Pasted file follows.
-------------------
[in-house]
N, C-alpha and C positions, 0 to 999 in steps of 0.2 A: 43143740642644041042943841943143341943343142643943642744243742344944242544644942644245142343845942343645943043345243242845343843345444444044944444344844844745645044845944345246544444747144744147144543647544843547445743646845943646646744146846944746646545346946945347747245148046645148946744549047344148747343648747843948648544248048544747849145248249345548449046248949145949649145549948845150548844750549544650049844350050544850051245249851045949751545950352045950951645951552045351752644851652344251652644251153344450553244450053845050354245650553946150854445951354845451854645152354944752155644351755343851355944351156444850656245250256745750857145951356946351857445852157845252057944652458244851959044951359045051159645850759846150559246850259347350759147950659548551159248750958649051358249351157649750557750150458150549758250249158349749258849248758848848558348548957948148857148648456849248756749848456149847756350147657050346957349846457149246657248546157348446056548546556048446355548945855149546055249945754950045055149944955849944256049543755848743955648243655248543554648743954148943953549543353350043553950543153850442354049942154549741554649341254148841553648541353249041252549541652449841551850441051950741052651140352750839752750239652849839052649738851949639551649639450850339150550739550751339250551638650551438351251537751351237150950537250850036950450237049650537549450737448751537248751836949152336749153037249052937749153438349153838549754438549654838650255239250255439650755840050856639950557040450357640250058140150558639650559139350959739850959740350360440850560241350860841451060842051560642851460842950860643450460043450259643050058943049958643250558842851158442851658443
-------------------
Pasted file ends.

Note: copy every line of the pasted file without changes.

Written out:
[in-house]
N, C-alpha and C positions, 0 to 999 in steps of 0.2 A: 43143740642644041042943841943143341943343142643943642744243742344944242544644942644245142343845942343645943043345243242845343843345444444044944444344844844745645044845944345246544444747144744147144543647544843547445743646845943646646744146846944746646545346946945347747245148046645148946744549047344148747343648747843948648544248048544747849145248249345548449046248949145949649145549948845150548844750549544650049844350050544850051245249851045949751545950352045950951645951552045351752644851652344251652644251153344450553244450053845050354245650553946150854445951354845451854645152354944752155644351755343851355944351156444850656245250256745750857145951356946351857445852157845252057944652458244851959044951359045051159645850759846150559246850259347350759147950659548551159248750958649051358249351157649750557750150458150549758250249158349749258849248758848848558348548957948148857148648456849248756749848456149847756350147657050346957349846457149246657248546157348446056548546556048446355548945855149546055249945754950045055149944955849944256049543755848743955648243655248543554648743954148943953549543353350043553950543153850442354049942154549741554649341254148841553648541353249041252549541652449841551850441051950741052651140352750839752750239652849839052649738851949639551649639450850339150550739550751339250551638650551438351251537751351237150950537250850036950450237049650537549450737448751537248751836949152336749153037249052937749153438349153838549754438549654838650255239250255439650755840050856639950557040450357640250058140150558639650559139350959739850959740350360440850560241350860841451060842051560642851460842950860643450460043450259643050058943049958643250558842851158442851658443